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Lamb Chops


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I bought some garlic and rosemary lamb loin chops tonight and i need your help to cook them, as i have never done this before and am not nearly as knowledgeable as some of you with techniques, ingredients etc... there are 6 chops, totalling about 0.4 kg.

i don't have the hugest or most equipped kitchen, so that is a factor as well. i have an oven and a stovetop, skillets, glass pans, wok, frying pans, etc... but nothing fancy.

so, can anyone help this beginner make some delicious lamb?

edit - no rush, would ideally like to cook these up for dinner friday

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Yup, I agree with Jay and Dinghy. For chops, just a pan sear on a relatively high heat. Kepp it medium rare though.

If you were asking about rack of lamb, I'd recommend a pan sear to start and finishing them in the oven. Again to medium rare. Lamb is ruined at medium and well done.

Enjoy the lamb. It's one of my favorites!

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pan sear - i will have to look that up, unless anyone wants to give some more guidance on how i accomplish this.......... thanks for all the suggestions so far. i love lamb, just have to get to the point where i can cook it myself!

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AD its easy.

Make your pan hot on medium high heat. Season the Chops with Salt and Pepper. Use very little oil, just enough to create a buffer in the pan. Place the chops in the pan. After 1 1/2 minutes turn them over and repeat. When you are done use about a half glass of red wine to de-glaze the pan. Reduce the wine for a minute or 2 and then remove from the heat and whisk in about 2 teaspoons of cold butter** to make a nice sauce.

If you have a cast iron skillet use that.

** this is called montee au beurre. Its a french technique for finishing a sauce made in a pan and leaves it with a velvety smooth texture. make sure the butter is cold though!

Edited by Guest
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One minor adjustment to M.O.B.E's recipe...after you sear the chops remove them from the pan before proceeding with the sauce as described.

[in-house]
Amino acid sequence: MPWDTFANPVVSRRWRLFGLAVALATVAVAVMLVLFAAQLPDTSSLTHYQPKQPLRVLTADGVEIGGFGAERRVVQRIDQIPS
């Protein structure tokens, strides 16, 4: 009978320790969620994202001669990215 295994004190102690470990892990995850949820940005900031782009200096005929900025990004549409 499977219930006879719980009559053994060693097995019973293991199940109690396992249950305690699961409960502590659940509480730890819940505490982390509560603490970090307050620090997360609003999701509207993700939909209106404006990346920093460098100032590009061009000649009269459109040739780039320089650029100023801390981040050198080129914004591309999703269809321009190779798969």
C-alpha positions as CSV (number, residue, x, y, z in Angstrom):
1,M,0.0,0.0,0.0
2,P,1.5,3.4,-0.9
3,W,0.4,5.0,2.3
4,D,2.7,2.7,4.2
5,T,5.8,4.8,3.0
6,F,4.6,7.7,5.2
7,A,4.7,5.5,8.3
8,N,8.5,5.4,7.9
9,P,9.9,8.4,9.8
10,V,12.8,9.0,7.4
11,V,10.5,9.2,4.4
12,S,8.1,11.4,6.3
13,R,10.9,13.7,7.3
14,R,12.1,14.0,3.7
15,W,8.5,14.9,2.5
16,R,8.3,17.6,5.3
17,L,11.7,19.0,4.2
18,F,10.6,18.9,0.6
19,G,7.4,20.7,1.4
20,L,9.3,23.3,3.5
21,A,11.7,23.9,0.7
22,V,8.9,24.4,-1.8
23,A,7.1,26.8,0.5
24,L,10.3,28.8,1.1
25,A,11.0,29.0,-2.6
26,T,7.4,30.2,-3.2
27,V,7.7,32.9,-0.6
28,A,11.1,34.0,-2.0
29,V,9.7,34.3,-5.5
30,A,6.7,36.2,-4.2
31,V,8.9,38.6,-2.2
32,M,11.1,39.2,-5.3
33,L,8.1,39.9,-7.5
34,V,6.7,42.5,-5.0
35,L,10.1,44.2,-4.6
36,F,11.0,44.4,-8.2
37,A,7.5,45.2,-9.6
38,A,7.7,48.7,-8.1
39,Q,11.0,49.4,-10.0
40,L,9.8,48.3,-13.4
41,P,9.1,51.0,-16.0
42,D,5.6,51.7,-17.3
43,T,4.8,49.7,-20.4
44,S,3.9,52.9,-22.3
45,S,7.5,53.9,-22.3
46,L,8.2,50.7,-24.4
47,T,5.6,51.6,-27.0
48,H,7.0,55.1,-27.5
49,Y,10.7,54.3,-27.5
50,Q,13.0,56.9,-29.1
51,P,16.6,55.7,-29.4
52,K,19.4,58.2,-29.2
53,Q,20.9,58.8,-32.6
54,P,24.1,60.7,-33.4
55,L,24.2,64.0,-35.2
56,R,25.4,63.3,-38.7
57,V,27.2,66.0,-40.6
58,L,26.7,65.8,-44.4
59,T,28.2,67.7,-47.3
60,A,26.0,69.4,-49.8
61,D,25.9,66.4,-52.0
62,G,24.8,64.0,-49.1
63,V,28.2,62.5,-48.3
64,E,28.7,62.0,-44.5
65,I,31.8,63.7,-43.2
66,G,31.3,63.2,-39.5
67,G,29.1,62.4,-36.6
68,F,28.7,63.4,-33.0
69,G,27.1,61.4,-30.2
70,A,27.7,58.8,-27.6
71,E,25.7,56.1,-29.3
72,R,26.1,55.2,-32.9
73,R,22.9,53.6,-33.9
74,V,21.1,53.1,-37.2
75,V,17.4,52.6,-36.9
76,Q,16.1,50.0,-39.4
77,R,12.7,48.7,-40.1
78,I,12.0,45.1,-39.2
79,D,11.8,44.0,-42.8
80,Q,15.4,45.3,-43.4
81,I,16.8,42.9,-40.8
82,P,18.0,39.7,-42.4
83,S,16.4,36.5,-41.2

Chops are bitchy because sometimes the shitty ones have no meat and it's easy to overcook them. If you had a good quantity I would suggest stewing them since all those bones make flavourful stock/stew. But it sounds like you only have a pound so the pan sear seems good. You could use some more agressive flavours if you wanted..indian flavours would be good. So would M.O.B.E's sauce with a small spoonful of pommery or good mustard.

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You're a lamb.

The McDonald's in Mumbai had lamb on the menu in the form of a kebab and some sort of curryish thing if I remember correctly.

More importantly: I love mustards.

I made lamb curry last night and I have lots of dry mustard in my curry blend.

The leftover rice became rice pudding at 1030 lastnight when I had the munchies too ;)

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I am also going to attempt cooking lamb for the first time this weekend. I found this recipe for Spinach Stuffed Lamb and picked up my huge boneless leg of lamb at Costco for $25.00 today. The recipe sounds delicious so wish me luck that I won't screw it up and can impress the hell out of my parents with a yummy meal.

Any suggestions of what may go good with it? It's filled with spinach, feta, and garlic. I'm thinking a greek salad and maybe some sort of seasoned rice.

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Well, it was kind of a disaster truth be told. (My execution, not your suggestions)

The chops were already seasoned, so I didn’t bother doing any of that. I heated up a large frying pan with a very little bit of oil, and cooked the chops for 90 seconds each side. I took them off the heat and cut them open and they were still raw on the inside. I know they should be pink when eaten, but not raw. So I put them back on the heat for another minute each side, checked them out, they looked sufficiently ok. The taste wasn’t great, parts were still raw, while parts were way overcooked. To top it off, I guess I ate some of the raw stuff I was trying to avoid, as my stomach wasn’t too happy with me a couple hours later, if you get my drift.

But, I know lamb is soooo good when done properly so I will have to try again.

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Hmm...we probably should've asked how thick they were. 90 seconds a side is a bit on the rare side if they're more than an inch and a half or something.

If you're keen on a medium-rare lamb dish, grilled or broiled, I'd go for a deboned leg, marinated as one piece, then grilled. As for timings it depends on thickness but you can treat it like a thick steak and press it for the doneness you want. I just find chops to be too much work for the amount of meat...and you end up paying for all that bone when it comes down to it.

For curries, lamb stews the lamb shoulder is good bang for the buck because it holds up to cooking and it's not as pricey as leg of lamb.

Come to think of it...I'd really like to make Gigot de sept heures has anyone tried it?

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